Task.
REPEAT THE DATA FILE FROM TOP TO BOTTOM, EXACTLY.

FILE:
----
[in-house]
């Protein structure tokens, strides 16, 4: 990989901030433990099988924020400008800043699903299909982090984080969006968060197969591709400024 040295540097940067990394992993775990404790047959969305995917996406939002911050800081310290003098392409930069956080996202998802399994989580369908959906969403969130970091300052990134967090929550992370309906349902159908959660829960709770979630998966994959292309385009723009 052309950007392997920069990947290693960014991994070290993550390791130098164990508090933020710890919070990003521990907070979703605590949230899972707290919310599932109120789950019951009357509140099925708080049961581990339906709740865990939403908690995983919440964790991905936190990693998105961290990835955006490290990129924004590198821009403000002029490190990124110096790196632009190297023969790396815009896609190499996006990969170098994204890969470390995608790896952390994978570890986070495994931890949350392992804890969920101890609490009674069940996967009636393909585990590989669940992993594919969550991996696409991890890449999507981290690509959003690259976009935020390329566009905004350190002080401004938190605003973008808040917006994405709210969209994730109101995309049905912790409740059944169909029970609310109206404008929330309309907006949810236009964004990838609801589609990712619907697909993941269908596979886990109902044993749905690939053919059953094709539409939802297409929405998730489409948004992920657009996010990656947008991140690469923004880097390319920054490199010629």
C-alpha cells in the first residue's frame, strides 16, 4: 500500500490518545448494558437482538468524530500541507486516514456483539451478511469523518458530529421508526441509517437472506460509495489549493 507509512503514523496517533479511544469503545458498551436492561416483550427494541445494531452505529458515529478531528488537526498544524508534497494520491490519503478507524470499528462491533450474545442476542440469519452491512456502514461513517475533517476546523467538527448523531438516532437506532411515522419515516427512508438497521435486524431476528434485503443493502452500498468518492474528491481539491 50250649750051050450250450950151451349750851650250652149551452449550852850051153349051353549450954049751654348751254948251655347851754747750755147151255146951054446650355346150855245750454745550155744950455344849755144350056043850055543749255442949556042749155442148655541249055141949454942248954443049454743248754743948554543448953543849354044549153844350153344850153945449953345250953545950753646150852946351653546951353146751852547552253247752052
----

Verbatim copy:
[in-house]
């Protein structure tokens, strides 16, 4: 990989901030433990099988924020400008800043699903299909982090984080969006968060197969591709400024 040295540097940067990394992993775990404790047959969305995917996406939002911050800081310290003098392409930069956080996202998802399994989580369908959906969403969130970091300052990134967090929550992370309906349902159908959660829960709770979630998966994959292309385009723009 052309950007392997920069990947290693960014991994070290993550390791130098164990508090933020710890919070990003521990907070979703605590949230899972707290919310599932109120789950019951009357509140099925708080049961581990339906709740865990939403908690995983919440964790991905936190990693998105961290990835955006490290990129924004590198821009403000002029490190990124110096790196632009190297023969790396815009896609190499996006990969170098994204890969470390995608790896952390994978570890986070495994931890949350392992804890969920101890609490009674069940996967009636393909585990590989669940992993594919969550991996696409991890890449999507981290690509959003690259976009935020390329566009905004350190002080401004938190605003973008808040917006994405709210969209994730109101995309049905912790409740059944169909029970609310109206404008929330309309907006949810236009964004990838609801589609990712619907697909993941269908596979886990109902044993749905690939053919059953094709539409939802297409929405998730489409948004992920657009996010990656947008991140690469923004880097390319920054490199010629």
C-alpha cells in the first residue's frame, strides 16, 4: 500500500490518545448494558437482538468524530500541507486516514456483539451478511469523518458530529421508526441509517437472506460509495489549493 507509512503514523496517533479511544469503545458498551436492561416483550427494541445494531452505529458515529478531528488537526498544524508534497494520491490519503478507524470499528462491533450474545442476542440469519452491512456502514461513517475533517476546523467538527448523531438516532437506532411515522419515516427512508438497521435486524431476528434485503443493502452500498468518492474528491481539491 50250649750051050450250450950151451349750851650250652149551452449550852850051153349051353549450954049751654348751254948251655347851754747750755147151255146951054446650355346150855245750454745550155744950455344849755144350056043850055543749255442949556042749155442148655541249055141949454942248954443049454743248754743948554543448953543849354044549153844350153344850153945449953345250953545950753646150852946351653546951353146751852547552253247752052